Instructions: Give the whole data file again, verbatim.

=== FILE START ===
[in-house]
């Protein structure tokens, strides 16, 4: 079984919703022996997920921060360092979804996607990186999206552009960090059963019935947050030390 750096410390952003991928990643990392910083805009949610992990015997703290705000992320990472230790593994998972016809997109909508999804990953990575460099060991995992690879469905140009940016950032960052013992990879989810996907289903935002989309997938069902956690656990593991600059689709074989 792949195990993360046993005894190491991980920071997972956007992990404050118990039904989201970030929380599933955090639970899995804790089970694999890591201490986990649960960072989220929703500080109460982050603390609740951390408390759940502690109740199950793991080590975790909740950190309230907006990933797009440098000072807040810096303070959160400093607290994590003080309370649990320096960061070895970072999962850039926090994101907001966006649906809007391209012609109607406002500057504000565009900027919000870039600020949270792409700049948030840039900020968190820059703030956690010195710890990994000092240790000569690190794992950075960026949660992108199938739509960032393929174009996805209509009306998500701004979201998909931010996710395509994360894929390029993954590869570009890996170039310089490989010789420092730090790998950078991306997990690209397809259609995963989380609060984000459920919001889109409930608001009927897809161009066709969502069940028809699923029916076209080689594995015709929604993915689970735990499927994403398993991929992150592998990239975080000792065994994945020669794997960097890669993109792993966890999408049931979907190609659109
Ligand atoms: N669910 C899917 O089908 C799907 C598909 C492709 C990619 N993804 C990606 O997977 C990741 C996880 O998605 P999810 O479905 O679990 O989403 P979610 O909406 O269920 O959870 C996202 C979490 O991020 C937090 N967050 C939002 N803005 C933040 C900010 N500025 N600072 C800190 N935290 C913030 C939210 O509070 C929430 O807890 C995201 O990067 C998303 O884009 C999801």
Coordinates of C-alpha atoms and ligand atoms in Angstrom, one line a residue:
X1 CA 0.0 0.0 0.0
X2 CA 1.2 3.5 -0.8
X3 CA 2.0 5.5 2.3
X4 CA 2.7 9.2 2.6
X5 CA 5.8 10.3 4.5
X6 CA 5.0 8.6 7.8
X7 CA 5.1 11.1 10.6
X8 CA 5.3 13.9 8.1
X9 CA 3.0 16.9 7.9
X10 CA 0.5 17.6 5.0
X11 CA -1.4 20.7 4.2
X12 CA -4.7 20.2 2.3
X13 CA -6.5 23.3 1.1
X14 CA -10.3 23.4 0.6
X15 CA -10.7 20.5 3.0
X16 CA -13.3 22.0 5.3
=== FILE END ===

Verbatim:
[in-house]
């Protein structure tokens, strides 16, 4: 079984919703022996997920921060360092979804996607990186999206552009960090059963019935947050030390 750096410390952003991928990643990392910083805009949610992990015997703290705000992320990472230790593994998972016809997109909508999804990953990575460099060991995992690879469905140009940016950032960052013992990879989810996907289903935002989309997938069902956690656990593991600059689709074989 792949195990993360046993005894190491991980920071997972956007992990404050118990039904989201970030929380599933955090639970899995804790089970694999890591201490986990649960960072989220929703500080109460982050603390609740951390408390759940502690109740199950793991080590975790909740950190309230907006990933797009440098000072807040810096303070959160400093607290994590003080309370649990320096960061070895970072999962850039926090994101907001966006649906809007391209012609109607406002500057504000565009900027919000870039600020949270792409700049948030840039900020968190820059703030956690010195710890990994000092240790000569690190794992950075960026949660992108199938739509960032393929174009996805209509009306998500701004979201998909931010996710395509994360894929390029993954590869570009890996170039310089490989010789420092730090790998950078991306997990690209397809259609995963989380609060984000459920919001889109409930608001009927897809161009066709969502069940028809699923029916076209080689594995015709929604993915689970735990499927994403398993991929992150592998990239975080000792065994994945020669794997960097890669993109792993966890999408049931979907190609659109
Ligand atoms: N669910 C899917 O089908 C799907 C598909 C492709 C990619 N993804 C990606 O997977 C990741 C996880 O998605 P999810 O479905 O679990 O989403 P979610 O909406 O269920 O959870 C996202 C979490 O991020 C937090 N967050 C939002 N803005 C933040 C900010 N500025 N600072 C800190 N935290 C913030 C939210 O509070 C929430 O807890 C995201 O990067 C998303 O884009 C999801």
Coordinates of C-alpha atoms and ligand atoms in Angstrom, one line a residue:
X1 CA 0.0 0.0 0.0
X2 CA 1.2 3.5 -0.8
X3 CA 2.0 5.5 2.3
X4 CA 2.7 9.2 2.6
X5 CA 5.8 10.3 4.5
X6 CA 5.0 8.6 7.8
X7 CA 5.1 11.1 10.6
X8 CA 5.3 13.9 8.1
X9 CA 3.0 16.9 7.9
X10 CA 0.5 17.6 5.0
X11 CA -1.4 20.7 4.2
X12 CA -4.7 20.2 2.3
X13 CA -6.5 23.3 1.1
X14 CA -10.3 23.4 0.6
X15 CA -10.7 20.5 3.0
X16 CA -13.3 22.0 5.3